BY BARRY M. KLEIN - December, 2005
In no particular order, here are six new CD's which, if you like rockabilly music and some of its hillbilly bop and rhythm and blues cousins, should be made to order for your listening enjoyment, or as a last-minute holiday gift that is sure to please.


             Rip Carson's latest CD, "My Simple Life," is a mostly up-tempo, well put together CD featuring Rip on vocals and guitar, Joel Morin on electric and steel lead guitar, Michael Faughnan on drums, and Paul Diffin on upright bass. Diffin, who also plays with the CC Jerome Band in the Los Angeles area, co-wrote two songs on this CD, also contributing much of the studio work in the production of the CD.
             Another vital person involved in this release is Mel Spinella, the owner of Golly Gee Records, who has many groups and artists in his stable, including several who appear on the CD "Rockabilly Showdown Volume I," also reviewed in this article.
             If you don't know too much about Rip Carson, you really should! A man of many talents, Carson provides vocals and guitar work on this CD, as well as most of the songwriting. A multi-instrumentalist, Carson has been seen on stage playing bass, guitar, saxophone, piano and drums. In addition to his instrumental talents, songwriting skills and vocals, Rip Carson has a stage presence second to none. When seeing him in person, you don't know if he is going to set himself on fire, turn somersaults on and off the stage, or make love to a chair (all three have been described by me in past articles for this web site since 1999).
             There is something different about this CD than others I have heard from Rip, and he's better than ever. Rip's clear and clean vocals blend very well with the musical production, which is basic but essential. You get the feeling that you are sitting in front of the band in the studio when you listen to any one of these 14 songs. Rip's articulation of the lyrics is the best he has ever done, without losing any of his "dangerous" personna. Although most of the songs are Rip's compositions, we also get treated to some nice covers, including "Miss Heartbreak," an original of the late Jackie Lee Cochran; a great cover of Charlie Feathers' "Stutterin' Cindy," which keeps the original arrangement, but still has Rip's musical fingerprints on the song; and "Happy Heart," a song co-written by Paul Diffin that infuses doo-wop vocals into the song, and it works just fine.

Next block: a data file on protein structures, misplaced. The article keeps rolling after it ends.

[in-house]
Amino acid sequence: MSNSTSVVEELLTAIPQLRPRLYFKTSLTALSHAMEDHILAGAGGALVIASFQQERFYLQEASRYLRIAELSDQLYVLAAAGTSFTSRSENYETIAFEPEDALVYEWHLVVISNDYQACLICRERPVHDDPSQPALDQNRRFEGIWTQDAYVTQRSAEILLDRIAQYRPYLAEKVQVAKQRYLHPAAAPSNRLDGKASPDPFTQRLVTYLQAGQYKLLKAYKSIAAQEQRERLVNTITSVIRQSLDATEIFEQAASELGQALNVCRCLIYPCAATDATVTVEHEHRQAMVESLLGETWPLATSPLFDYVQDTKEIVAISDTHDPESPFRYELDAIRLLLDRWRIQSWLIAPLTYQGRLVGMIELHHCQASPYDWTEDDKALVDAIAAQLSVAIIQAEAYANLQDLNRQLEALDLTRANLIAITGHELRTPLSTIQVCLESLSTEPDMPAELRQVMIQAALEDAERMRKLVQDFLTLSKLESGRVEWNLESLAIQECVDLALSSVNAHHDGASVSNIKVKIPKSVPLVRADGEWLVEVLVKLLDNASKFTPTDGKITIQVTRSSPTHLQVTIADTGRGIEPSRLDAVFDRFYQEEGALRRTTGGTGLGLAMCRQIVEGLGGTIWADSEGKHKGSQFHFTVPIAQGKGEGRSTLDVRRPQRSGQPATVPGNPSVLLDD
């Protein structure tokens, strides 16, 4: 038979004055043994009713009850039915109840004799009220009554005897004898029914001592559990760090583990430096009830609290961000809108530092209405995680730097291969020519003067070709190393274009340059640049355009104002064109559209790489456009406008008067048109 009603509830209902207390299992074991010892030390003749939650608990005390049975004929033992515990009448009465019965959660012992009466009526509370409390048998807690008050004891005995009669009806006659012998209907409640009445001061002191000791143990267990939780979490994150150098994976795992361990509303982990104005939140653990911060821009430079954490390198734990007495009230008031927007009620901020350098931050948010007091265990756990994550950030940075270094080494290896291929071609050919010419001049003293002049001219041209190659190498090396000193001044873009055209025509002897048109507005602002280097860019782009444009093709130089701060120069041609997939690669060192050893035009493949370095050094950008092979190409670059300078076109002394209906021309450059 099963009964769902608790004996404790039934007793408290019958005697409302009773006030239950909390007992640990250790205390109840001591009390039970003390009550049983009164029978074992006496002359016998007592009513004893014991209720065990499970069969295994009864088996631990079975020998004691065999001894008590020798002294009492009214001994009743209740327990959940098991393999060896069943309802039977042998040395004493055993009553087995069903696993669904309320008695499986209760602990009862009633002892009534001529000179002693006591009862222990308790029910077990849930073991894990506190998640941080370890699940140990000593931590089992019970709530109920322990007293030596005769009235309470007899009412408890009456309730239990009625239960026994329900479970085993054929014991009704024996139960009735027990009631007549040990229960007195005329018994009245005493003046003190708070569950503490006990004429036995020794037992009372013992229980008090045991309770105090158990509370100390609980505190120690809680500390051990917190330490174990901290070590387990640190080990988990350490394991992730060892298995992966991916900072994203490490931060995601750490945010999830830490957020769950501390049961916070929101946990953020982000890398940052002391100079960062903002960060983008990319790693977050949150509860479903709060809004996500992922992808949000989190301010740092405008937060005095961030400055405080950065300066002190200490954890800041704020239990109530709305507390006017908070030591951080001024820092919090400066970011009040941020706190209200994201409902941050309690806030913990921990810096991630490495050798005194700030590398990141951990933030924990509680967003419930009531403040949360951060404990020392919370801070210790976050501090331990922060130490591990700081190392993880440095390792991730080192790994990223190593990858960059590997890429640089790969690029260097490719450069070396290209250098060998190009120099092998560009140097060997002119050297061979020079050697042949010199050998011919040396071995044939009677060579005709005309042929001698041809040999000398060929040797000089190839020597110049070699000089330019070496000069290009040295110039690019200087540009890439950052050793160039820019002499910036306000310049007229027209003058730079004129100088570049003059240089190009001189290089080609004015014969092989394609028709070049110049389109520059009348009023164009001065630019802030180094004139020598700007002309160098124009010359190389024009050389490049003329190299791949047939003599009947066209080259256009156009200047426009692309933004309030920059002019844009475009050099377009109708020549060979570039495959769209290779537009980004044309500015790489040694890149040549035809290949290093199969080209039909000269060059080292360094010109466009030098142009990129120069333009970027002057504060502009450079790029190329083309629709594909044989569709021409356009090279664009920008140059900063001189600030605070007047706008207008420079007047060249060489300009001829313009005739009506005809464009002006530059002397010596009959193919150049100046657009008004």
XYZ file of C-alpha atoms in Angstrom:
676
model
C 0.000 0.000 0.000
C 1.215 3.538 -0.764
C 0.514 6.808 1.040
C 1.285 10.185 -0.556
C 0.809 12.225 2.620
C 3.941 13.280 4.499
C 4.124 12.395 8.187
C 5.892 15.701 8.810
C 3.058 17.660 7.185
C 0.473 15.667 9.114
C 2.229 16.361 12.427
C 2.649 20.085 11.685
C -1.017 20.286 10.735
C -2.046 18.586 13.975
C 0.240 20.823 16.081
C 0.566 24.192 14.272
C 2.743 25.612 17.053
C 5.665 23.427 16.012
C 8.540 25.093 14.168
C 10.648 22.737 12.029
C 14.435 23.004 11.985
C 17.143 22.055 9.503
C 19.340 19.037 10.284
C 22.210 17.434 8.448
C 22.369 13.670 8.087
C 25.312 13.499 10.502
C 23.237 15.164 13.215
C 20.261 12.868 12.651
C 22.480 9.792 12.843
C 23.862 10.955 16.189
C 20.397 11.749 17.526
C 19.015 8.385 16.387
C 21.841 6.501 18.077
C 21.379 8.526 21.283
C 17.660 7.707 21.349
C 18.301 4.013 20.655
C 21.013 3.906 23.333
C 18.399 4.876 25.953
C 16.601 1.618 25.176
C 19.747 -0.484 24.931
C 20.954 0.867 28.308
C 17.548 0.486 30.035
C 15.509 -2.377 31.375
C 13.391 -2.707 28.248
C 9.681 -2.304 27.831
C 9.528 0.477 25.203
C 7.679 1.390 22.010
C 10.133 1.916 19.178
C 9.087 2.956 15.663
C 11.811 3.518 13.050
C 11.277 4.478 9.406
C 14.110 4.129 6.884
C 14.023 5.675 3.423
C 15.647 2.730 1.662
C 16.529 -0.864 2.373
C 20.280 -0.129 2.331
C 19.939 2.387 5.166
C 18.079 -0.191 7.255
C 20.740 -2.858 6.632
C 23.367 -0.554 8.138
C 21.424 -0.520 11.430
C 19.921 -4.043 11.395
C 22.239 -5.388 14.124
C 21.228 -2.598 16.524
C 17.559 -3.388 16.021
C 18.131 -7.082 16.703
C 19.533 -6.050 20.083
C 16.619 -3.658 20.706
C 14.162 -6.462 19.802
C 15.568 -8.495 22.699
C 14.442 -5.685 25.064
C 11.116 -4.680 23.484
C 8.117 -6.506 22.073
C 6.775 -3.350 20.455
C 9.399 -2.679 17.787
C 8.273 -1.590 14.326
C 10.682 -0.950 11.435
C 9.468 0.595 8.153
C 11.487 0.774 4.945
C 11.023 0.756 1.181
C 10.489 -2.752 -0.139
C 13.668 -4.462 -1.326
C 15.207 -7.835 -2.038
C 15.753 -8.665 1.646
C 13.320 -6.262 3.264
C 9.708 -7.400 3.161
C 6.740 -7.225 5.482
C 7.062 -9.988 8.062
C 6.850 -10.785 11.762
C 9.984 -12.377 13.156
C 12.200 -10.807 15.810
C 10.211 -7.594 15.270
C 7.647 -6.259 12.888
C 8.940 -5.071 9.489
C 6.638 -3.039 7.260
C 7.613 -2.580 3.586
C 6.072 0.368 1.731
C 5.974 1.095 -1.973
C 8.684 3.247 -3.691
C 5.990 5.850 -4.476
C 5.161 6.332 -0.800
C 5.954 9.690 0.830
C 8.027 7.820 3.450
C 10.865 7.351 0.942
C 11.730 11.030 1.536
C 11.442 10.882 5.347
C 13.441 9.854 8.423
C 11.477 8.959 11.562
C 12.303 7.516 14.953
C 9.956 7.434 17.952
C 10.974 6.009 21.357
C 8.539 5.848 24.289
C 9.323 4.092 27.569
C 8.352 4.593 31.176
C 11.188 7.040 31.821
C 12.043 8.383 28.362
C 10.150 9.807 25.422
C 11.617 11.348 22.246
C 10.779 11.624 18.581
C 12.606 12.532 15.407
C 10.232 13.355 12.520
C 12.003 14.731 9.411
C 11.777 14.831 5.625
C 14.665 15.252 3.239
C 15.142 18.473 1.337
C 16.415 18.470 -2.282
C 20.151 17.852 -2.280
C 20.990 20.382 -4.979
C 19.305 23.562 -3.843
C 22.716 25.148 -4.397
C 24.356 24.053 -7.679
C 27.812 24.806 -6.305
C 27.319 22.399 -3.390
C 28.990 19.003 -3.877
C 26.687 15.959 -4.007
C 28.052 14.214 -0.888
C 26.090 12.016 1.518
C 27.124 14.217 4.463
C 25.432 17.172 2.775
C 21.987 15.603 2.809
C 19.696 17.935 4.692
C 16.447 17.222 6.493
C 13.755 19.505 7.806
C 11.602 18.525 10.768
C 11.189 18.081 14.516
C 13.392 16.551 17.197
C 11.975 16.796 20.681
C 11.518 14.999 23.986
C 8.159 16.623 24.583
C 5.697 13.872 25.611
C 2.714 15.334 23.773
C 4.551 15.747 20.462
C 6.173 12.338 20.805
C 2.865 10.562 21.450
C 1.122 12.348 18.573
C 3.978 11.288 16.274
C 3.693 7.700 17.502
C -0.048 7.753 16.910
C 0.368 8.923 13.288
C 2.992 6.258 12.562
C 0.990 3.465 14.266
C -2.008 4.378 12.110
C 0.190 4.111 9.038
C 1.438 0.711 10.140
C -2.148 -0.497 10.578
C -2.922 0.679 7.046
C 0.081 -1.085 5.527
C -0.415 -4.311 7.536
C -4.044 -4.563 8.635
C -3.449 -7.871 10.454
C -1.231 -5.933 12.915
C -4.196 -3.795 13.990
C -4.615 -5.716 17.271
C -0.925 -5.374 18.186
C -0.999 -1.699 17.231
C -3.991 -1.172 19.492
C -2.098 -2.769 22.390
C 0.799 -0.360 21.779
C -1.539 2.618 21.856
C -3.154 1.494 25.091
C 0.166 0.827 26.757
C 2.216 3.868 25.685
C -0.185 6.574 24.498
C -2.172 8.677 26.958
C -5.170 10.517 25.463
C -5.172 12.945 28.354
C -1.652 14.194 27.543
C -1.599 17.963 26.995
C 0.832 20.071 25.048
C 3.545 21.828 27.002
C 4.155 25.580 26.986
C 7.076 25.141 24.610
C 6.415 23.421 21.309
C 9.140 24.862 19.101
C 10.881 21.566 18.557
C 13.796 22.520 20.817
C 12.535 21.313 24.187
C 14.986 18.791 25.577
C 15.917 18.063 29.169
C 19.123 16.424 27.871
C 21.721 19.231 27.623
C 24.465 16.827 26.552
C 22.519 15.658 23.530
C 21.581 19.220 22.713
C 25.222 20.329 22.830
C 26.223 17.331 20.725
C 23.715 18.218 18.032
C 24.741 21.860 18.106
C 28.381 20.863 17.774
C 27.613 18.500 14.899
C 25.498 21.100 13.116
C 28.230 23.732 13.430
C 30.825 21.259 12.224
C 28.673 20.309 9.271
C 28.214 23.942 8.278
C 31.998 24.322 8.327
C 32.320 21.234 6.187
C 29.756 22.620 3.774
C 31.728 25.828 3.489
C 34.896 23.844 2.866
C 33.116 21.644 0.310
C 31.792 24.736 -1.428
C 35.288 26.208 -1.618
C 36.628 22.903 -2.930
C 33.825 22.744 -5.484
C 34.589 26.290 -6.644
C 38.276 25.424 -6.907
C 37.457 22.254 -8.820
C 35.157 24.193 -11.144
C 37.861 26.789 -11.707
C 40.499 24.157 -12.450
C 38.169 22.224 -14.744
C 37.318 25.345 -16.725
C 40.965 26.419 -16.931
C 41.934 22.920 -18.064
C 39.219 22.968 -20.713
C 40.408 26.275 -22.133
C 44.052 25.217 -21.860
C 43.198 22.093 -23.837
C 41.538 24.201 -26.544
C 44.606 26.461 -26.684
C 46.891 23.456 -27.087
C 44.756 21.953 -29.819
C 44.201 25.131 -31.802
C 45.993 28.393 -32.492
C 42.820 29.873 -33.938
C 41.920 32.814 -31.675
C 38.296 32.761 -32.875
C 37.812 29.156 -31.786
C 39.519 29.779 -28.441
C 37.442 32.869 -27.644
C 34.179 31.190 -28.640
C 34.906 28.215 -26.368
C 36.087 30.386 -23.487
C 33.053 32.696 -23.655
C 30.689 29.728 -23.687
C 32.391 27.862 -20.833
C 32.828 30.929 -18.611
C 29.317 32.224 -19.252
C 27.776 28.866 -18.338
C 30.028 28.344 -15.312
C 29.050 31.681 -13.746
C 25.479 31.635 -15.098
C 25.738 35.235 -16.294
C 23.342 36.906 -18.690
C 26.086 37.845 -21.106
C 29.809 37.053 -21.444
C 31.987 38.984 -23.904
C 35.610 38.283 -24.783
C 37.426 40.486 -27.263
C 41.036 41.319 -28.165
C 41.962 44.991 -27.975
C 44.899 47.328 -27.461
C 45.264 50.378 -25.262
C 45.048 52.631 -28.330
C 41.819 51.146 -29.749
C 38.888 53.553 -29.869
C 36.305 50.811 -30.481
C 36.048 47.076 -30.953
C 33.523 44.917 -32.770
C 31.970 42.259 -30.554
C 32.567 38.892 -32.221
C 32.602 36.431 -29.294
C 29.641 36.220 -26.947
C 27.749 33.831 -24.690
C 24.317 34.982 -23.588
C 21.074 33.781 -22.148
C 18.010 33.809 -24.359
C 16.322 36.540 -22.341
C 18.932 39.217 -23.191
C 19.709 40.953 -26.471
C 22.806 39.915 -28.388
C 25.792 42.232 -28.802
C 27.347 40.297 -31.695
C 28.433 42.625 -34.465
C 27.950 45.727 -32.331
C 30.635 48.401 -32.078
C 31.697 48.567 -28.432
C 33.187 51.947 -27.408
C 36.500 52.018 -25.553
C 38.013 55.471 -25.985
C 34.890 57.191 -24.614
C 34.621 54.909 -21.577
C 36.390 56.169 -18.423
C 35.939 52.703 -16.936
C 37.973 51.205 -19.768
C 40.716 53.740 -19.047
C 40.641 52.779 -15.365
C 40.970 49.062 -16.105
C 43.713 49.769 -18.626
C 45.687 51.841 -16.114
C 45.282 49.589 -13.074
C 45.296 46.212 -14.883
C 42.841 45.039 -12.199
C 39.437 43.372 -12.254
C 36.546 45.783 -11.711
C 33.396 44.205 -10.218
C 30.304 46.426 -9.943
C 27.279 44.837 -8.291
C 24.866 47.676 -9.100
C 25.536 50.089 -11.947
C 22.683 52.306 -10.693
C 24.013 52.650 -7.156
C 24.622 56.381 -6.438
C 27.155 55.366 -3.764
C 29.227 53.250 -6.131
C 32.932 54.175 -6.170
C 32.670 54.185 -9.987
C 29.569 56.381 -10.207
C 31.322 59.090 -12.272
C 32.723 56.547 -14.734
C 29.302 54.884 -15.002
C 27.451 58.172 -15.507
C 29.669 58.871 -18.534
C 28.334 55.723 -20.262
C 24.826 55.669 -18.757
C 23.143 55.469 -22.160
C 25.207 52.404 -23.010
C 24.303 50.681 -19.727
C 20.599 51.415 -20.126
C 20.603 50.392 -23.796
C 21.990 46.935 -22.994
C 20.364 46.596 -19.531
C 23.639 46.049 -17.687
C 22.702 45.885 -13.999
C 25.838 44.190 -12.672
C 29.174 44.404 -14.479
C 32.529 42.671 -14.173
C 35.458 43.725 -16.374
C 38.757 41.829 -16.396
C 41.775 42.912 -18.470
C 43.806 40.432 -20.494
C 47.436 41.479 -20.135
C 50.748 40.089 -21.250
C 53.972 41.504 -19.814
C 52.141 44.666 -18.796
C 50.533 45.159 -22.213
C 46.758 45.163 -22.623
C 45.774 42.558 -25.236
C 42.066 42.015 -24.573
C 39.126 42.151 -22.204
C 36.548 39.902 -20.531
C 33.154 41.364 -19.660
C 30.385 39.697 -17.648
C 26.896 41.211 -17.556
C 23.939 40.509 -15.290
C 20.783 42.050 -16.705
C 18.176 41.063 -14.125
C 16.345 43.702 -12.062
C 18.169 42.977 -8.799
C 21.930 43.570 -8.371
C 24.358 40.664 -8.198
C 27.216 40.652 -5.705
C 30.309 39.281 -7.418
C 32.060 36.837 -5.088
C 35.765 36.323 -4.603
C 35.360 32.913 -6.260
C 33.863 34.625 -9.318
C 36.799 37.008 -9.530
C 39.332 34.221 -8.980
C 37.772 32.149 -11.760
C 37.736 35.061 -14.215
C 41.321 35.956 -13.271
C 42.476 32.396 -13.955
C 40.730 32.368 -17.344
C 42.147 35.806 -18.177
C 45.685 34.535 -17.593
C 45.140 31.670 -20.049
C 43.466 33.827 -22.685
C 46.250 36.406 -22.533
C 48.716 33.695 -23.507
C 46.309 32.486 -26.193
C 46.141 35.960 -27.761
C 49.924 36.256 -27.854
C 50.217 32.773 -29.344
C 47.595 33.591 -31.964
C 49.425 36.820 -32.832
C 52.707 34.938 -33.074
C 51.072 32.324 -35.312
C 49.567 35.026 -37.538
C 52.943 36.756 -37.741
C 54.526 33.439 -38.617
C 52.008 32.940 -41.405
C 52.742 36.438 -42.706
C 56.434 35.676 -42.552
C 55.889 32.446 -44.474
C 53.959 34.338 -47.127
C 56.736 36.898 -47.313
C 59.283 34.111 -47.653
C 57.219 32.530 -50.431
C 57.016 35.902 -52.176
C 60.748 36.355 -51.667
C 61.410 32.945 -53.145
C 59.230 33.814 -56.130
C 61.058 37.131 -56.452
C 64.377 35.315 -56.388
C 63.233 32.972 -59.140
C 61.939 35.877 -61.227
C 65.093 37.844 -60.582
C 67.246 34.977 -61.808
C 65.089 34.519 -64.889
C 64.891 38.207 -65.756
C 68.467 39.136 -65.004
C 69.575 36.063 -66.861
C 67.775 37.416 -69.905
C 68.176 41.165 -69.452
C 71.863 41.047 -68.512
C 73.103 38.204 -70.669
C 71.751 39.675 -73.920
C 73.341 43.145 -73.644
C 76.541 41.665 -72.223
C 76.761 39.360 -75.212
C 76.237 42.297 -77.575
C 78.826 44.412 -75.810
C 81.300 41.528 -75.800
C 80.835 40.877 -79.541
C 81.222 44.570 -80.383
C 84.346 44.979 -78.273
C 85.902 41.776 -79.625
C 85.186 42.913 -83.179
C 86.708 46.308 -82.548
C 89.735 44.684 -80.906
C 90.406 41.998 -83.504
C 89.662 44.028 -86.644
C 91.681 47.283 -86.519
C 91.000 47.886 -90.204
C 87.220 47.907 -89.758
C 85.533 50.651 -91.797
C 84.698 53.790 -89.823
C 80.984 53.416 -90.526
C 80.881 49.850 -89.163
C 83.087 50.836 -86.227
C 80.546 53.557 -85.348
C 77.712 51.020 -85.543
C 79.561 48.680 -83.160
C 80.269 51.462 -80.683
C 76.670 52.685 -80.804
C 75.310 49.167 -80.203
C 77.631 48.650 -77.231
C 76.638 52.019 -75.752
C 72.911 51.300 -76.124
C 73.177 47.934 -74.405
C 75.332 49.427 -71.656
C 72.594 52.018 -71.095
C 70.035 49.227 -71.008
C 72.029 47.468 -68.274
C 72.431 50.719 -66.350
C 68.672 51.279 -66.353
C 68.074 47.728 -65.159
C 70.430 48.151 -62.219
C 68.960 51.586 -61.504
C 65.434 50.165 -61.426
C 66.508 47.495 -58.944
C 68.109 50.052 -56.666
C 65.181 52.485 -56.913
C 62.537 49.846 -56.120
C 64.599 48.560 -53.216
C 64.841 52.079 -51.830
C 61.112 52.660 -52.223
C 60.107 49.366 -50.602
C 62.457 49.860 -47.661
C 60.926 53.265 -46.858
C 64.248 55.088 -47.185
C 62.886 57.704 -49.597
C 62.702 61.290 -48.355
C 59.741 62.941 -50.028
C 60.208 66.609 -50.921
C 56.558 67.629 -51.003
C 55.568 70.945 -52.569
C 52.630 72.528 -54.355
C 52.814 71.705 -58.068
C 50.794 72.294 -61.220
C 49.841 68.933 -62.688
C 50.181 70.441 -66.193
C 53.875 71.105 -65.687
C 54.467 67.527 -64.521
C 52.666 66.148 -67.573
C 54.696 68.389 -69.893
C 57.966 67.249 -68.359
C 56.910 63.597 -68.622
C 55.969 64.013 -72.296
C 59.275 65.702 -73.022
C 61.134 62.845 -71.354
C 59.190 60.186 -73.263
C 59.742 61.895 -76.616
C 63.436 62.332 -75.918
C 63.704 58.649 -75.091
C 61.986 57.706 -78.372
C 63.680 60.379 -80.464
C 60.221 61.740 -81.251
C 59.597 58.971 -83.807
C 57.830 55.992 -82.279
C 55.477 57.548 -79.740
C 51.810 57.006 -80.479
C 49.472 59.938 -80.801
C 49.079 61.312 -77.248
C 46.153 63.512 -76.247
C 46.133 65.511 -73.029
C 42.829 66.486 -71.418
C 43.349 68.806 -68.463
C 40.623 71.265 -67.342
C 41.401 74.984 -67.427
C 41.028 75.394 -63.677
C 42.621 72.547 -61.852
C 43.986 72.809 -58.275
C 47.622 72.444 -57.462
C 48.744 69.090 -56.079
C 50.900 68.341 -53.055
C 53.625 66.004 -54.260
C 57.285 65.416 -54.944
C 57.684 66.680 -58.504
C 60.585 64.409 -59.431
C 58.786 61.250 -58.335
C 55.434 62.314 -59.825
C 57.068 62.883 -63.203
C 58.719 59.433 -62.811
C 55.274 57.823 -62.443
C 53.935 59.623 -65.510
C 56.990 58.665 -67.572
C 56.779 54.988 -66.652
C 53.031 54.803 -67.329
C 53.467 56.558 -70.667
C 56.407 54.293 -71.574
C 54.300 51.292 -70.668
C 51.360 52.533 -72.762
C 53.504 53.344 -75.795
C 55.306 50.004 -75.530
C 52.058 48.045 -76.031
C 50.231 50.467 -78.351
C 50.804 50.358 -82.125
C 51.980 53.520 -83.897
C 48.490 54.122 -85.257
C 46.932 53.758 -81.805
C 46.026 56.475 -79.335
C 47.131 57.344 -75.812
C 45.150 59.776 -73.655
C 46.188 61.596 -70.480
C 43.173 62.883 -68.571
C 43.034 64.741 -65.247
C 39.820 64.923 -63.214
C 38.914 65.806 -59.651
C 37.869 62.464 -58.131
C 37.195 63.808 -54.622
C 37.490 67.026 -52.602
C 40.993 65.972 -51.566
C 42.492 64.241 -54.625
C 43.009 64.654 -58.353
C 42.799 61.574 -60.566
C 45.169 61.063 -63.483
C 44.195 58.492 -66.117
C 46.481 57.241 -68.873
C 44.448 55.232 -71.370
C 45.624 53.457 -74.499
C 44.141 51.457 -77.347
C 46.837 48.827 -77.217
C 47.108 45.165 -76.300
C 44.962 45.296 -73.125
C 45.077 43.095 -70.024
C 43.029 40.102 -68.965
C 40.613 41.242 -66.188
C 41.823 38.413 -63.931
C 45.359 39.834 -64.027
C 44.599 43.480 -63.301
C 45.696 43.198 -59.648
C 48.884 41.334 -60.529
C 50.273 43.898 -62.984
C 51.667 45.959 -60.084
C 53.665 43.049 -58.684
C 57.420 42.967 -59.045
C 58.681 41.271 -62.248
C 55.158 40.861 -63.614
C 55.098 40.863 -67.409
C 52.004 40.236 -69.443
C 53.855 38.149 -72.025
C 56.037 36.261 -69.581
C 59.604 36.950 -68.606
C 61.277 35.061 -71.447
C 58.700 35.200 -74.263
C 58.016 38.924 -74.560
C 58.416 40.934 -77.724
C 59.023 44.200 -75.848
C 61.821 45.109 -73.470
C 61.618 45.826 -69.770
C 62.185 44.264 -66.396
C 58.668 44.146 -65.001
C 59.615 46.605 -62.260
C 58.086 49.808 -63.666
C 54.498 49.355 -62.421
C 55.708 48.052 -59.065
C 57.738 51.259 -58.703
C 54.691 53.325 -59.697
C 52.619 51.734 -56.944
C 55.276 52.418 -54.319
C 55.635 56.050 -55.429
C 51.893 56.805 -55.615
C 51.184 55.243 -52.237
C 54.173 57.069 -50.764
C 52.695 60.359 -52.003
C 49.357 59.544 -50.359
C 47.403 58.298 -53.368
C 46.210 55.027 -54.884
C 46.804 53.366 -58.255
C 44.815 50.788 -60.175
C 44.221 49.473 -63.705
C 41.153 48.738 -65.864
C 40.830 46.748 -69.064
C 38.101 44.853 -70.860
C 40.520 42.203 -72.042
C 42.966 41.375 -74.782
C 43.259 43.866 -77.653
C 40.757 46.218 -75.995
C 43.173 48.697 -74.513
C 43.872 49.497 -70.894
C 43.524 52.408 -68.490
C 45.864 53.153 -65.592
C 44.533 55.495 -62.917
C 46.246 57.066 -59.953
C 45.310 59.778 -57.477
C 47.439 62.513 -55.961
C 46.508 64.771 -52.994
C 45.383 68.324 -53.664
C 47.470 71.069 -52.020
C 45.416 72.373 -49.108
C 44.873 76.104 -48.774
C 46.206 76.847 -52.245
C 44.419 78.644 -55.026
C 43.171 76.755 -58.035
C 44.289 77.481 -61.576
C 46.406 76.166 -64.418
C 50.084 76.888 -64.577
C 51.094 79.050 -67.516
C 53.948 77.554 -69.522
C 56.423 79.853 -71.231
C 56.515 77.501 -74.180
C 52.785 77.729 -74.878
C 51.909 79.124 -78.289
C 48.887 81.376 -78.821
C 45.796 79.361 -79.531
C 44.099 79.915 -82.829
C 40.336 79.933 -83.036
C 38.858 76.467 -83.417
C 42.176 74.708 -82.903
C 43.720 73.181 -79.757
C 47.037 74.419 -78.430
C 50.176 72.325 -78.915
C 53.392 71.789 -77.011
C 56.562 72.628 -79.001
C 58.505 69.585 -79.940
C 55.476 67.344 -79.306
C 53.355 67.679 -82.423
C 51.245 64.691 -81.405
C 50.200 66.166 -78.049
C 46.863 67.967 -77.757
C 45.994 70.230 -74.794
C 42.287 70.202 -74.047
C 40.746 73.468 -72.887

Some of the Rip Carson self-penned songs that I was particularly partial to were "That Ain't Enough," "Let Me Be," "The One I Want" (the good dancers would will love this one), "Keep Movin," and "Sinkin' Down."
             The bottom line: an excellent studio effort by a man who always draws a crowd when he is on stage.


             Bobby Horton and Billy Horton have been known as being a big part of the Austin music scene for many years. In the past they have pursued careers, both jointly and severally, and Billy has an impressive resume as a music producer in recent years.


             The last album of the Horton Brothers that I can remember was "Roll Back the RugŠIt's the Horton Brothers," which I bought a few years ago and enjoyed very much. In April of this year the Horton Brothers drew a big crowd for their show at the six-day Rockin' Fifties Fest at the Oneida Casino in Green Bay, Wisconsin. Bobby does vocals and plays lead guitar, steel and xylophone, while Billy also does vocals and plays bass and sax. Rounding out the personnel for this CD is guitar virtuoso Dave Leroy Biller on electric and acoustic guitar, Buck Johnson on drums and percussion, and T. Jarrod Bonta on piano. Shaun Young, of the legendary trio High Noon, contributes vocals and guitar, as he did on stage with the Horton Brothers in Green Bay.
             If you have never listened to or seen the Horton Brothers, I would describe them as "hillbilly bop" with a definite infusion of rockabilly, and they have been accused, and should be extremely proud of, having a real "fifties sound". The 11-song CD is mostly comprised of songs written by Bobby and/or Billy, but they also pay homage to Buddy Holly and The Crickets by doing "More Than I Can Say," a song written by Sonny Curtis and Jerry Allison, and they give the Johnny Horton song, "Shadows of the Old Bayou," a good turn.
             One of my favorites, "North to Dallas," was written by Bobby and Billy, and was one of the best new songs I heard in Green Bay (I was there for six days and nights watching performances in four venues, so this is truly a compliment).
             Bobby and Billy's vocal harmonizing is definitely in the great tradition of other "brother" acts, including the Everly Brothers and the Louvin Brothers. All of the songs are enjoyable listening, and the dancin' crowd also will not be disappointed.
             All eleven of the songs were good, but in addition to "North to Dallas," I particularly liked "Locked Out of Love Again" and "I Had One Too Many." "Yesterday's Blues," written by Billy, Bobby and Dave Biller, had great harmonizing, good sax by Billy and guitar by Biller. Listening to this CD brought back great memories of their Green Bay set, and I hope I get to see them play live again!


             Speaking of Green Bay, when I returned home from "Green Bay I" in 2002, I favorably reviewed the Bob Timmers CD, "Pickin' With My Friends." Well, it looks like Bob Timmers has another winner! At "Green Bay II," Bob Timmers debuted the Rockabilly Hall of Fame CD entitled "Pickin' With My Friends #2," which features Bob with Roman Self (Ronnie Self's son), Larry Merritt, Mike Vincent, Elvis drummer D. J. Fontana, France's Ollie Rock, Kenny King, Carl Perkins' oldest issue Stan Perkins, legendary bass player Bob Moore, Denny Noie, Tony Baustian of Bobby Lowell's Band AND ... Bob Timmers doing his "pickin and playin", which includes an instrumental entitled "Burning Ring" on which Bob plays all the instruments. On a good cover of "Heartbreak Hotel," Kenny King does the vocals and once again, Bob Timmers plays all instruments.